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Q. Who is Mr. Smarty Plants?

A: There are those who suspect Wildflower Center volunteers are the culpable and capable culprits. Yet, others think staff members play some, albeit small, role. You can torture us with your plant questions, but we will never reveal the Green Guru's secret identity.

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Ask Mr. Smarty Plants

Ask Mr. Smarty Plants is a free service provided by the staff and volunteers at the Lady Bird Johnson Wildflower Center.

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Please forgive us, but Mr. Smarty Plants has been overwhelmed by a flood of mail and must take a break for awhile to catch up. We hope to be accepting new questions again soon. Thank you!

Need help with plant identification, visit the plant identification page.

 
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Monday - December 10, 2007

From: Austin, TX
Region: Southwest
Topic: Trees
Title: Native trees with yellow fall leaves
Answered by: Nan Hampton

QUESTION:

Hello, I want to plant a medium sized tree in my back yard that has yellow foliage in the fall. I've seen Yellow (in the fall) trees in my part of town (south Austin around West William Cannon)that appear to be some type of oak tree. They appear to be wild trees because they are near a brand new subdivision. Before the area was recently developed it was all forested. These trees must have been there before the development. Any idea what kind of tree I've noticed in my neighborhood and what else can you recommend?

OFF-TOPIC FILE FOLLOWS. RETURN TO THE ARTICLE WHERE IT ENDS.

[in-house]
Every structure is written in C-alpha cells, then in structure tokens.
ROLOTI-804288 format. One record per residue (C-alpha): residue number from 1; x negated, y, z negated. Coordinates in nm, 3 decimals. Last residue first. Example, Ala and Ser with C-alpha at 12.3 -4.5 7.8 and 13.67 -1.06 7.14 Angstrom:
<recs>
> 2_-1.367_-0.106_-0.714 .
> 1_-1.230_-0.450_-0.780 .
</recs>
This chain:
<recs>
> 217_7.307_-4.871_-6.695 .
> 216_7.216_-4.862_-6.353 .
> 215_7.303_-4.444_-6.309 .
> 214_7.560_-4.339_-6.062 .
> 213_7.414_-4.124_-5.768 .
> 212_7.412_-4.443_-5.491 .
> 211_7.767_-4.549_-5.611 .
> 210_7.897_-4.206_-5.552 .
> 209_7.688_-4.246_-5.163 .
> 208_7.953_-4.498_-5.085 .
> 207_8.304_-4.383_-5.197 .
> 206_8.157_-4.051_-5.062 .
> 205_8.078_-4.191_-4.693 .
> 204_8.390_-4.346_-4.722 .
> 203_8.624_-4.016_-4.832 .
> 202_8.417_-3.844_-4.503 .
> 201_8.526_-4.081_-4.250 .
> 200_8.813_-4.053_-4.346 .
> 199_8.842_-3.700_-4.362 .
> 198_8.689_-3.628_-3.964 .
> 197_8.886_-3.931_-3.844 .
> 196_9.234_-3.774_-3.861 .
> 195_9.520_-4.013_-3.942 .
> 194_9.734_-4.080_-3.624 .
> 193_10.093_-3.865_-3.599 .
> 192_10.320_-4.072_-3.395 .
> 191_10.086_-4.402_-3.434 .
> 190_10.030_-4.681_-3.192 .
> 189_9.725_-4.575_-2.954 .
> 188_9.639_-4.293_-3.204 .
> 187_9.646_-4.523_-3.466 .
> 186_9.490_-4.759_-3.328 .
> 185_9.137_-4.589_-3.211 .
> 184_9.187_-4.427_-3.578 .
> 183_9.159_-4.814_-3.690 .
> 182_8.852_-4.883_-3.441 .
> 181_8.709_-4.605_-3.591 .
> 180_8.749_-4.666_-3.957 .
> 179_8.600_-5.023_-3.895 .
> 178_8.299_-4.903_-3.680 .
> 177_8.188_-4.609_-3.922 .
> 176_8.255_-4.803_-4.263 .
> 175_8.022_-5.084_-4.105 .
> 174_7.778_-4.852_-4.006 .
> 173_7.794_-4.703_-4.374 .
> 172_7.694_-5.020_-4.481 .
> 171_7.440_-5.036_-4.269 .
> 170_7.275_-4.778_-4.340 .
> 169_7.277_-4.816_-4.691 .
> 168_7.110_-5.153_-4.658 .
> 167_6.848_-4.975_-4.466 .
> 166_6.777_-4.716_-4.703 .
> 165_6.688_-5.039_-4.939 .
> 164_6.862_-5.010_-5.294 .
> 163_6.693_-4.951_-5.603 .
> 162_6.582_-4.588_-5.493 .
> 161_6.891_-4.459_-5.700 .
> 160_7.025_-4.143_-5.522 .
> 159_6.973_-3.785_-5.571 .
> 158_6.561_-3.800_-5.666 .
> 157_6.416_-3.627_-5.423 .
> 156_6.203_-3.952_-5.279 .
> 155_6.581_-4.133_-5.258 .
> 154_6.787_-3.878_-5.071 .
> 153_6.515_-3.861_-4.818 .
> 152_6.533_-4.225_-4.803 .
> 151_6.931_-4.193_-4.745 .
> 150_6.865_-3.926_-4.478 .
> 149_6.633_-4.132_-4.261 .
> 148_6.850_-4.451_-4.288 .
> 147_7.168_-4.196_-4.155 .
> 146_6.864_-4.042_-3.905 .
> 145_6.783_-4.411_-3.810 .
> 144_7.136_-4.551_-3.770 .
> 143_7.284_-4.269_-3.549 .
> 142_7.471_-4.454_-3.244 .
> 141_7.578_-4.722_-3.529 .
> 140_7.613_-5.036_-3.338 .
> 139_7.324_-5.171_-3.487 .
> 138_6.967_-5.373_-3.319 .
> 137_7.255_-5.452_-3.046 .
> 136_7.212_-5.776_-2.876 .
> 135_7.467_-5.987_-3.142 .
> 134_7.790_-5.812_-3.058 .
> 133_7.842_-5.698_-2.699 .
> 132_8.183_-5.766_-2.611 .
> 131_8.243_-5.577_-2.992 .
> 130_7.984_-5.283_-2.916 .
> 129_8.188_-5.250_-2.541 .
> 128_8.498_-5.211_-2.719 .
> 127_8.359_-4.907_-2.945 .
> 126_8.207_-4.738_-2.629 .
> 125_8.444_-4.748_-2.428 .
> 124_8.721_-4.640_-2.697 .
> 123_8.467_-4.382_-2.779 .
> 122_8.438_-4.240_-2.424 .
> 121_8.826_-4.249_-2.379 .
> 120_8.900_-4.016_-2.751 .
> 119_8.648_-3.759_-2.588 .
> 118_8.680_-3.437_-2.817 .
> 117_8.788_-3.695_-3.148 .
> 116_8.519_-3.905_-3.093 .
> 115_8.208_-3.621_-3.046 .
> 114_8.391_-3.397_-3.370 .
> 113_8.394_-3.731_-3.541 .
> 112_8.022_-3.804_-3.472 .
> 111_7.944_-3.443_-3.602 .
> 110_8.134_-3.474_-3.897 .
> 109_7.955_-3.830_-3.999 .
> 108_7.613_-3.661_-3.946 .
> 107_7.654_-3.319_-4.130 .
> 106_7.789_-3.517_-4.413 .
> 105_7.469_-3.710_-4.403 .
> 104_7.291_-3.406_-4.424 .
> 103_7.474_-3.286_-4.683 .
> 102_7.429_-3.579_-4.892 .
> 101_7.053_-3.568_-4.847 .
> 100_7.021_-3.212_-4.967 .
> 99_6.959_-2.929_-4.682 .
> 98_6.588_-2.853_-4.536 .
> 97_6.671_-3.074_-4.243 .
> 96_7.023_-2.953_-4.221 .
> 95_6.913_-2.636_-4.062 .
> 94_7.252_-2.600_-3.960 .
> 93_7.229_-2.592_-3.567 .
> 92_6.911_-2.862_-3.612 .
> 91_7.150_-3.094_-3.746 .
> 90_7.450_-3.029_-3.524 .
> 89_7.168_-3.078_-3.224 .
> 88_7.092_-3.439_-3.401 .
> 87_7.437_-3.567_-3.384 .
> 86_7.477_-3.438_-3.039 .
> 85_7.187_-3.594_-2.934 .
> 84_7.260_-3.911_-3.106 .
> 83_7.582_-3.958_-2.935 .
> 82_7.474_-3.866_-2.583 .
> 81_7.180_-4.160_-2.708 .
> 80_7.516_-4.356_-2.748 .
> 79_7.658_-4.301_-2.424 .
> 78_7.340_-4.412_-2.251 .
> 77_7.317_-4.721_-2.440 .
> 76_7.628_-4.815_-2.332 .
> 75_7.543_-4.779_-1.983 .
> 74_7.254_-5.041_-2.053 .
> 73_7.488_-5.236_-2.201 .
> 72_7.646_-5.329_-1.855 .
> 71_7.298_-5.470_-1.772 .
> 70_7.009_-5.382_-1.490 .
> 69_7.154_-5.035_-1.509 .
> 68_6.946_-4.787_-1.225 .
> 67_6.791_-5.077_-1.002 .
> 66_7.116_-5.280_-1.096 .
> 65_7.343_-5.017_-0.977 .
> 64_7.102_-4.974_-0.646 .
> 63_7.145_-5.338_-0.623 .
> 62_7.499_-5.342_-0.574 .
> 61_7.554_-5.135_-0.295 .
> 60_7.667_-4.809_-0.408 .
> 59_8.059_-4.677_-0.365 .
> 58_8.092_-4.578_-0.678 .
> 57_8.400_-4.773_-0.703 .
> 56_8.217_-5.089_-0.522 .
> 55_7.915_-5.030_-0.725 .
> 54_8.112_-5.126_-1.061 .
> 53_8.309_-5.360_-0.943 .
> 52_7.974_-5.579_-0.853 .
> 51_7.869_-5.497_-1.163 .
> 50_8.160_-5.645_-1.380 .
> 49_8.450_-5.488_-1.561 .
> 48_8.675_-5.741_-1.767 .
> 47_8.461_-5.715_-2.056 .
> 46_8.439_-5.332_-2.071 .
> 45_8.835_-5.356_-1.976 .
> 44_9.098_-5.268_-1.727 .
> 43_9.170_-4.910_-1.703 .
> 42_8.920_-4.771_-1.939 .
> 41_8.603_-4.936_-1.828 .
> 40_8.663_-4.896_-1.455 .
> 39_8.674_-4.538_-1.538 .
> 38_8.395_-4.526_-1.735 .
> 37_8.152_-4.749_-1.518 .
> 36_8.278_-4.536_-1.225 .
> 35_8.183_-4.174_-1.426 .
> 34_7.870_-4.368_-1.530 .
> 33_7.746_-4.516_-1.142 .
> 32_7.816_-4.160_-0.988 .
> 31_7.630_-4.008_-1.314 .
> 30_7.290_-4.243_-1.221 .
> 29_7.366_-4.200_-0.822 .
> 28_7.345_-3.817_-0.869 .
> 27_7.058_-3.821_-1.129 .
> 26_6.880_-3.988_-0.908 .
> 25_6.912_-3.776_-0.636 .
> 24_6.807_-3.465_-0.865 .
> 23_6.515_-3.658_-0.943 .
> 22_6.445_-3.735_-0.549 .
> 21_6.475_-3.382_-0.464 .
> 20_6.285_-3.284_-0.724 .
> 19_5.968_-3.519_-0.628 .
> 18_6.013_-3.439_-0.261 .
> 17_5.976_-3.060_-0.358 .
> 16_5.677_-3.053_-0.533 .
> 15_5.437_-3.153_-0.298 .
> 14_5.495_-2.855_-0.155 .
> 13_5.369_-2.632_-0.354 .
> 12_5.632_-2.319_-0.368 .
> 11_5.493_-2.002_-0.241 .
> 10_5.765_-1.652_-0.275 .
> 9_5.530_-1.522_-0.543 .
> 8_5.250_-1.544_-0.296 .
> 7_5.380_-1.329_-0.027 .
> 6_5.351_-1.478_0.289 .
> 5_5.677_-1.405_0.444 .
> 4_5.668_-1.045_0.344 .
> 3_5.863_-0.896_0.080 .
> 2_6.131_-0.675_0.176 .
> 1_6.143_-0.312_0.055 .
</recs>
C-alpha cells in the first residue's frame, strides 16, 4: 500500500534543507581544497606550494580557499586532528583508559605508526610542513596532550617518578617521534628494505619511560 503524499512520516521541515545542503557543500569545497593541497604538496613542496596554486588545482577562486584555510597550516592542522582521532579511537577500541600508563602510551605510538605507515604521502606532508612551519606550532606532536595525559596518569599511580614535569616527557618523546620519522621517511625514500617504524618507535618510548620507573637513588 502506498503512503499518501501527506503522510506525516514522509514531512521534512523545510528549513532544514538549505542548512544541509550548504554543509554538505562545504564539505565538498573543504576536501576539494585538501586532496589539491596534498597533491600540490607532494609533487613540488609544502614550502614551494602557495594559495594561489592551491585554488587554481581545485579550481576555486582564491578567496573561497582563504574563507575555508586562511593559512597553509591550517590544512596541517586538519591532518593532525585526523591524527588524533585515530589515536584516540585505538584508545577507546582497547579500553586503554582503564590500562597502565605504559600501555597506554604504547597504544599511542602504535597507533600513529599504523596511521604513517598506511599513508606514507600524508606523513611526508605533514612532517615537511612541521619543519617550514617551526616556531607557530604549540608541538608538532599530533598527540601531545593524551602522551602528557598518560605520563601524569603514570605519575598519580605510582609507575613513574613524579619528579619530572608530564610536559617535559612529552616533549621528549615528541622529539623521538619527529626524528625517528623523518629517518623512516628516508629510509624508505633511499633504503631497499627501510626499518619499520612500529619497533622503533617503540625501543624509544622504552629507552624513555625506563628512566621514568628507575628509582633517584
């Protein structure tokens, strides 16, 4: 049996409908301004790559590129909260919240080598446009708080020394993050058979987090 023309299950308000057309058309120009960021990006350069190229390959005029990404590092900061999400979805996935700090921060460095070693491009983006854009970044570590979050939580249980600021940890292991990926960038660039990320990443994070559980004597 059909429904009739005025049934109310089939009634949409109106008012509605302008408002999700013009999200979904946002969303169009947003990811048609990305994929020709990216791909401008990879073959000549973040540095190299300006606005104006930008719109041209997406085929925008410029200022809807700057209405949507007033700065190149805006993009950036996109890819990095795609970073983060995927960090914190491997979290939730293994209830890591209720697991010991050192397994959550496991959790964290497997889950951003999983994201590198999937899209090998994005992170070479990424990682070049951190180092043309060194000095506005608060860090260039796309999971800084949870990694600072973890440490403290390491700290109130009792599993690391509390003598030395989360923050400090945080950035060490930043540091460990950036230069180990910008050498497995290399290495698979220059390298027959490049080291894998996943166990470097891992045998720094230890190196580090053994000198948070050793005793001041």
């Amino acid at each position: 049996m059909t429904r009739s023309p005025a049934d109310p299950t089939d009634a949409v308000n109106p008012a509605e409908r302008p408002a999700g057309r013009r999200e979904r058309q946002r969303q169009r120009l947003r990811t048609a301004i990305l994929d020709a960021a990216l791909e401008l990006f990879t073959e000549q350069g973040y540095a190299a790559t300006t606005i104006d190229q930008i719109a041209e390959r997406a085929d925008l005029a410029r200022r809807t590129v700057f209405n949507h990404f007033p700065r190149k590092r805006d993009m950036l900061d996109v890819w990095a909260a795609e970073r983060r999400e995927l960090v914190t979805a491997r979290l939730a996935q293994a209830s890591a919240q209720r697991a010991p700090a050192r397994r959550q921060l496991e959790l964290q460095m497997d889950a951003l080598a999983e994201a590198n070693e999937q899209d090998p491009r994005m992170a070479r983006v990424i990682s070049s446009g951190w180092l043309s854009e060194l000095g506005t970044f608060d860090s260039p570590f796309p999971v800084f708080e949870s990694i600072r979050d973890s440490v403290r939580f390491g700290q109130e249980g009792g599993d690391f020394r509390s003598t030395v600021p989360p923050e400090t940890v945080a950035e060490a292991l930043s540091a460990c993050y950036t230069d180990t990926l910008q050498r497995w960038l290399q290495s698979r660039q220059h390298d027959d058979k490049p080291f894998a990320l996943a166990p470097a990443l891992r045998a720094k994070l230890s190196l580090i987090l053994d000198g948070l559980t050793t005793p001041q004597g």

ANSWER:

Mr. Smarty Plants thinks the most likely native tree with yellow leaves that you might have seen is Sapindus saponaria var. drummondii (western soapberry), a medium-sized tree. They have been rather spectacular this fall. Mr. SP is not aware of any oaks native to the Austin area with yellow fall leaves.

Other native possibilities with yellow fall foliage are:

Carya illinoinensis (pecan), large tree, fall color

Juglans nigra (black walnut), large tree, fall color

Juglans microcarpa (little walnut), medium tree

Fraxinus pennsylvanica (green ash), medium to large tree, fall color

Ulmus crassifolia (cedar elm), medium tree, fall color

Prunus serotina var. eximia (black cherry), small to medium tree, fall color

Gleditsia triacanthos (honeylocust), medium to large tree, fall color

Hamamelis virginiana (American witchhazel), small tree, fall color

If you think the trees you saw were something different, send us a photo and we will do our best to identify them. Please read the instructions for submitting photos under "Plant Identification" on the Ask Mr. Smarty Plants page.

 

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